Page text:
Lesson 8: Review
Name(s) of student(s):
Age and grade level:
Goal from IEP connected to lesson:
Objective from IEP connected to lesson:
Purpose of lesson: To review the principles learned in this unit by examining case studies and determining proper courses of action.
Materials needed: None
“You have learned the effects of stress on your body and mental state. In order to manage stress levels, we looked at the benefits of exercise, team sports, leisure activities, social activities, volunteering, and friendships. Today we will review the information by playing a role-playing game.”
- How can stress affect your physical body? (sweating, tense muscles, metabolism slows)
- How can stress affect your emotional health? (fear, sadness, moodiness, irritability, anxiety, poor concentration)
- How is some stress beneficial? (provides motivation, keeps you alert)
- What are symptoms of stress left unmanaged? (inability to work, lose sleep or sleep excessively, feel the need to eat constantly or not nearly enough, isolate yourself from others, attempting to feel better by drug and alcohol abuse)
- How might exercise help manage stress? (distraction from stressors, provides energy, releases chemicals that signal happiness to the body)
- How might a team sport or group exercise manage stress? (provides motivation to continue exercise, being with others can lift the spirit)
- How might participation in a leisure activity manage stress? (provides down-time to recharge energy)
- How might participation in a social, recreational activity manage stress? (provides time with others to recharge energy, gives opportunities to connect with others)
- How do friendships help manage stress? (meets a deep need for relating to others)
- What are the stress-managing benefits of volunteering? (provides opportunities to build relationships, a sense of well-being is gained from contributing to society, focus is shifted from one’s problems to helping others)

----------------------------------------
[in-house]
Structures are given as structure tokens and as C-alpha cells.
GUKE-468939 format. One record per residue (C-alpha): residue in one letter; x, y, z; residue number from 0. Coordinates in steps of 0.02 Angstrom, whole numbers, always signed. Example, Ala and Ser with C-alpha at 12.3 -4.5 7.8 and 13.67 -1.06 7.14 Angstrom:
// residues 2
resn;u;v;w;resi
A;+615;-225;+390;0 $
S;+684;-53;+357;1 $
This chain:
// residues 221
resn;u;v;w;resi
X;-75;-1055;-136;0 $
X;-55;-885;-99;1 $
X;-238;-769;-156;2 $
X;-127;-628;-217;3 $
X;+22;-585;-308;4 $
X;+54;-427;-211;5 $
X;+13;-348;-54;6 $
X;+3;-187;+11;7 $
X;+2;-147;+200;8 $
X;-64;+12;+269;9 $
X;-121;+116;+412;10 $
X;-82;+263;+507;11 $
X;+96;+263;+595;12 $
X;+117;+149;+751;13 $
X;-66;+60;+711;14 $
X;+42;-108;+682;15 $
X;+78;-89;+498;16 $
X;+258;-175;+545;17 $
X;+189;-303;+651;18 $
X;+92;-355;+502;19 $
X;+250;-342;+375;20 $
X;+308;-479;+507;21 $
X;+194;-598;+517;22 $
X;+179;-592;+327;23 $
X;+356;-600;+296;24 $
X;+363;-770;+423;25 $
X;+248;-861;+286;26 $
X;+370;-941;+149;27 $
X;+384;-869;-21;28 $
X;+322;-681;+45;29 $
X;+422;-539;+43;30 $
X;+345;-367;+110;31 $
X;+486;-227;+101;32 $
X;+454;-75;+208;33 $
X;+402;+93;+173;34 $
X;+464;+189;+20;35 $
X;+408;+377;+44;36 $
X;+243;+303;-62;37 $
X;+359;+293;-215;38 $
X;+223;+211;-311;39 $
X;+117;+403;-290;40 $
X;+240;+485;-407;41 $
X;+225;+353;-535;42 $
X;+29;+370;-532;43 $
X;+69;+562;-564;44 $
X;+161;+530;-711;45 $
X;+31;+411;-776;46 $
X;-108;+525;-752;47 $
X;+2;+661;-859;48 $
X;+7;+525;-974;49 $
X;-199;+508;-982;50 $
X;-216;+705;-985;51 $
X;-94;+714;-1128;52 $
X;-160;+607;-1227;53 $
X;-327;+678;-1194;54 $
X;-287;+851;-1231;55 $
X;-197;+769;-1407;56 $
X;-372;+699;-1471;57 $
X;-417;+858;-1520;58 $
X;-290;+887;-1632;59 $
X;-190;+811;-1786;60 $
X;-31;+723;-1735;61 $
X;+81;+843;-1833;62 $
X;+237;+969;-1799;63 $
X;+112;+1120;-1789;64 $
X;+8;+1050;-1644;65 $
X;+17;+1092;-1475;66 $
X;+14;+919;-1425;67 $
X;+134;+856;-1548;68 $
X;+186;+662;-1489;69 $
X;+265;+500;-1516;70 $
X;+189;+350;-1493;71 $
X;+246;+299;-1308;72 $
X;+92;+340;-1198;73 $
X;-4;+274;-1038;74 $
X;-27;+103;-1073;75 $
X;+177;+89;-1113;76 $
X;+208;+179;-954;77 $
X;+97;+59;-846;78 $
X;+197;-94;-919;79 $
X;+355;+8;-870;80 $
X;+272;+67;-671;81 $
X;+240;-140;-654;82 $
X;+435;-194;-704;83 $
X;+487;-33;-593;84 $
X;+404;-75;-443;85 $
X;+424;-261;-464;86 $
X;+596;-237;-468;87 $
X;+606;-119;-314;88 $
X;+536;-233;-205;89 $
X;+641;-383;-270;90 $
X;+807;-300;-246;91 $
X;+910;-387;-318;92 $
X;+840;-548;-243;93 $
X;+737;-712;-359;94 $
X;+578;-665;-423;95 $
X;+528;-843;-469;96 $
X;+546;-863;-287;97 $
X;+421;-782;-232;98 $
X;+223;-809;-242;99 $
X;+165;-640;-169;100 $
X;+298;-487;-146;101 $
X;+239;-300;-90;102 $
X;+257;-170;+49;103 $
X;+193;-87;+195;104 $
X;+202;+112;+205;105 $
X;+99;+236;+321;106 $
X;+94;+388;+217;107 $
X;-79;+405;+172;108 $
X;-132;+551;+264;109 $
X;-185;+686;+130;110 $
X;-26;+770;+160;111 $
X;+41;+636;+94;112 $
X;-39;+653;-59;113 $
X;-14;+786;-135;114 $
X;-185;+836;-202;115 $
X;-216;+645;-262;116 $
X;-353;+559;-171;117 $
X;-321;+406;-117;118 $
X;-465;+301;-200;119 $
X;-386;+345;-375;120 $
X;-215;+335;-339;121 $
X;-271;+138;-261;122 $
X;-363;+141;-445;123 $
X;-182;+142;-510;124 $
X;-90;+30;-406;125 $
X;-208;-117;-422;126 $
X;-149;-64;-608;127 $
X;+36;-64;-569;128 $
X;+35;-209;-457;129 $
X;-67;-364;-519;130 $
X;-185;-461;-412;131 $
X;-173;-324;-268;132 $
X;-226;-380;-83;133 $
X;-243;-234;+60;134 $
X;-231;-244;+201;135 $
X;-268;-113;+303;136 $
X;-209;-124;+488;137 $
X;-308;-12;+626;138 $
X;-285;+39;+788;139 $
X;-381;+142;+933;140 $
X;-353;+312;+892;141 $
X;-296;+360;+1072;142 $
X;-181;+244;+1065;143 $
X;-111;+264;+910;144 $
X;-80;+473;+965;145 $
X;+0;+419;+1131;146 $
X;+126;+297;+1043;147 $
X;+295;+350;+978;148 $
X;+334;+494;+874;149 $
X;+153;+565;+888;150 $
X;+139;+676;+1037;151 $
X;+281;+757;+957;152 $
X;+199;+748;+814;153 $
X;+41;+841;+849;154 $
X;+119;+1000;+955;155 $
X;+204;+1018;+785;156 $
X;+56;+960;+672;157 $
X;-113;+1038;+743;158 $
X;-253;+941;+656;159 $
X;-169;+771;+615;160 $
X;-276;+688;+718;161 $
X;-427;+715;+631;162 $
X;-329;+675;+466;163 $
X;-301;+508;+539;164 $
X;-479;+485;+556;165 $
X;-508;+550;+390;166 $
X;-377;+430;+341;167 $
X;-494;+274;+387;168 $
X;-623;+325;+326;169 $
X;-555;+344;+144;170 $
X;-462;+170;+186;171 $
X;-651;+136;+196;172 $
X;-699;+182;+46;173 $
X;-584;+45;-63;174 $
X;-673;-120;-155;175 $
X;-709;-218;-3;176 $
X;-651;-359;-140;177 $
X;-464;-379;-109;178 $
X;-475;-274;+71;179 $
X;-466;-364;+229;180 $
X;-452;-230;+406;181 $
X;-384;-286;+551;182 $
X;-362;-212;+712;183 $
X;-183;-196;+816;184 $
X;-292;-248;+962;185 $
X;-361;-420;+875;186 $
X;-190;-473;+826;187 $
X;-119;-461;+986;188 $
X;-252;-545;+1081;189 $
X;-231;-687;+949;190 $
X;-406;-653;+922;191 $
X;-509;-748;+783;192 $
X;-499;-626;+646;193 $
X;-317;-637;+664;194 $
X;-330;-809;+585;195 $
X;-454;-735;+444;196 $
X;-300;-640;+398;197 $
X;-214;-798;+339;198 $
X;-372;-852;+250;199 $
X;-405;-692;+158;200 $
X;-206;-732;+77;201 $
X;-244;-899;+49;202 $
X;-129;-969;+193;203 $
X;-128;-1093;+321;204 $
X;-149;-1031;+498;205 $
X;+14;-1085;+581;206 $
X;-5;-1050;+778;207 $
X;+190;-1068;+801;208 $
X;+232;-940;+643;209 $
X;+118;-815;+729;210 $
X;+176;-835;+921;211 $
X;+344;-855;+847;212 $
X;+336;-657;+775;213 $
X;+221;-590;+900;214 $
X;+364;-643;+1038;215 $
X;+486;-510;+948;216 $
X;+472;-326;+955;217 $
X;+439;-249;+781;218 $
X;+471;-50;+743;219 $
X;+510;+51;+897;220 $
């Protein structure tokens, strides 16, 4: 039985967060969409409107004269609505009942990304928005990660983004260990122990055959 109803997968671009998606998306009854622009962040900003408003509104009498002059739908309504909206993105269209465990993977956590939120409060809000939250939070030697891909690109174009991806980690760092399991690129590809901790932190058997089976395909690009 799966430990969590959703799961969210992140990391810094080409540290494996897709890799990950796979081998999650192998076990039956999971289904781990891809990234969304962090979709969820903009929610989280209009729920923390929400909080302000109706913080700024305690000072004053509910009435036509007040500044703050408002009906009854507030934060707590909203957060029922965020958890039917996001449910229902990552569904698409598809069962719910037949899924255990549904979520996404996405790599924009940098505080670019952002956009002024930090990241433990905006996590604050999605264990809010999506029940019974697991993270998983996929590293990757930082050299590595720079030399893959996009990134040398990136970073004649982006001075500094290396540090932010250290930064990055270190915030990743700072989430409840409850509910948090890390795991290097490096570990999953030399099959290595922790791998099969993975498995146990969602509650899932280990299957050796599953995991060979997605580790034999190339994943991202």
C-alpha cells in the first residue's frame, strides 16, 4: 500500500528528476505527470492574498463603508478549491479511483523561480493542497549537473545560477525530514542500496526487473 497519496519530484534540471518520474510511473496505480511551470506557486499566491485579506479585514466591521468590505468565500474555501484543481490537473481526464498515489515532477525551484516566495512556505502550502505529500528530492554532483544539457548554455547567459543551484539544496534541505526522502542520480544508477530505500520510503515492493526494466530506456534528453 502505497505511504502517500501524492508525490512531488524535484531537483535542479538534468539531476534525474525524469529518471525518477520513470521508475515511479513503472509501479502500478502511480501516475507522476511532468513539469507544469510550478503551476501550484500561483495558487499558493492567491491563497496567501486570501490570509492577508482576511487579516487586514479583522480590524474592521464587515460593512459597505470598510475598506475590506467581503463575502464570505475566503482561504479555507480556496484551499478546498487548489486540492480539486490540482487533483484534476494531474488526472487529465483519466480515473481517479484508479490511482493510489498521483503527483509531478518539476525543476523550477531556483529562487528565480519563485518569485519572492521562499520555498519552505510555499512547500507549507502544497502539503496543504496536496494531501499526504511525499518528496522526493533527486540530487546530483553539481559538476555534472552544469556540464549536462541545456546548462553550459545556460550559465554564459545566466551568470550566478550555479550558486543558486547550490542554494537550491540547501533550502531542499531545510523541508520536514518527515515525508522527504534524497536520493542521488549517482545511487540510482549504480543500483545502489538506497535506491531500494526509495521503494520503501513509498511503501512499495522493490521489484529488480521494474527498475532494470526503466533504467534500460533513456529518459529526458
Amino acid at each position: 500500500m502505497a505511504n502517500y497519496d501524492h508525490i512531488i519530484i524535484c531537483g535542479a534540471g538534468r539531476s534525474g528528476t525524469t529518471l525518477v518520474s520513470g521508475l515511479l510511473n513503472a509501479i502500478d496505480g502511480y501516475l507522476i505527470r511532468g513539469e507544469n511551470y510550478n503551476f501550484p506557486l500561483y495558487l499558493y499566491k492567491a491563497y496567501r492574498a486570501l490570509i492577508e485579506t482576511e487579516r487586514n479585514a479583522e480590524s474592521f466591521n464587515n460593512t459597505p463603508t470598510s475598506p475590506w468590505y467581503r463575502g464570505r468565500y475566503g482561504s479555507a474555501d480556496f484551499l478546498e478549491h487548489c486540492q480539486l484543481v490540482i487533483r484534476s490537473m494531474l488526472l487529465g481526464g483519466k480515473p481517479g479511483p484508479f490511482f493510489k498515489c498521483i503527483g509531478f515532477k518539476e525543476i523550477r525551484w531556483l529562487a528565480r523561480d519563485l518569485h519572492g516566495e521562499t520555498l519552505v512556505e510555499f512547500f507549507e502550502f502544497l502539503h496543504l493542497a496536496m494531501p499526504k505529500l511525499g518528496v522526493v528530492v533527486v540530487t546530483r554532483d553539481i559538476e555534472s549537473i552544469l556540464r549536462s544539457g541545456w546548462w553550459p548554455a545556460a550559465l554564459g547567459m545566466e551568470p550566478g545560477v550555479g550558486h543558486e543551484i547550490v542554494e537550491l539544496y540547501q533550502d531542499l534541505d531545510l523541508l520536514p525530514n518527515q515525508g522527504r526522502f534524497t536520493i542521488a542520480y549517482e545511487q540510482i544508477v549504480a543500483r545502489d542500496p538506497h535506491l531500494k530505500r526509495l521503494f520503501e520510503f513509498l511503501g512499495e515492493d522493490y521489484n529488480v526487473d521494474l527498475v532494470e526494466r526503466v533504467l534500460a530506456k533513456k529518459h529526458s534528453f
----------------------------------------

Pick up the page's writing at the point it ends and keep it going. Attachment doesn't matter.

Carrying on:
Students will role-play as a psychologist and client. Student A (client) will be given a scenario and must describe his current state to Student B (psychologist). The psychologist will provide a listening ear, analyze the situation, gather additional information, and suggest a proper course of action based on the unit information.
If only one student is present, the instructor should assume Student A’s role to start.
Student A and Student B should alternate psychologist and client roles.
- You feel exhausted from the pressures of work. You have no energy for anything, so you sleep whenever you’re not at work. You’re sleeping 15 hours per day.
- You feel constantly worried about an upcoming work project. You can’t focus on anything else.
- You are lonely. You live by yourself, work seven days a week, and spend the rest of your time in your home.
- You exercised twice last month and enjoyed it, but you don’t have the motivation to continue.
- You want to make friends, but don’t know where to begin.
- You feel unhappy. You often think, “With this much stress, how could anybody be happy?”
- You feel nobody understands you. Nobody knows how you feel.
- You notice that you can’t maintain a deep friendship.
- You moved to a new city and want to meet people.
- You are overwhelmed with your job that requires 40 hours of social interaction per week. When you’re home, your roommate is always inviting you to hang out with him.
“Today we reviewed the effects of stress and ways to manage stress levels.”
Progress notes, data collection, comments, and modifications: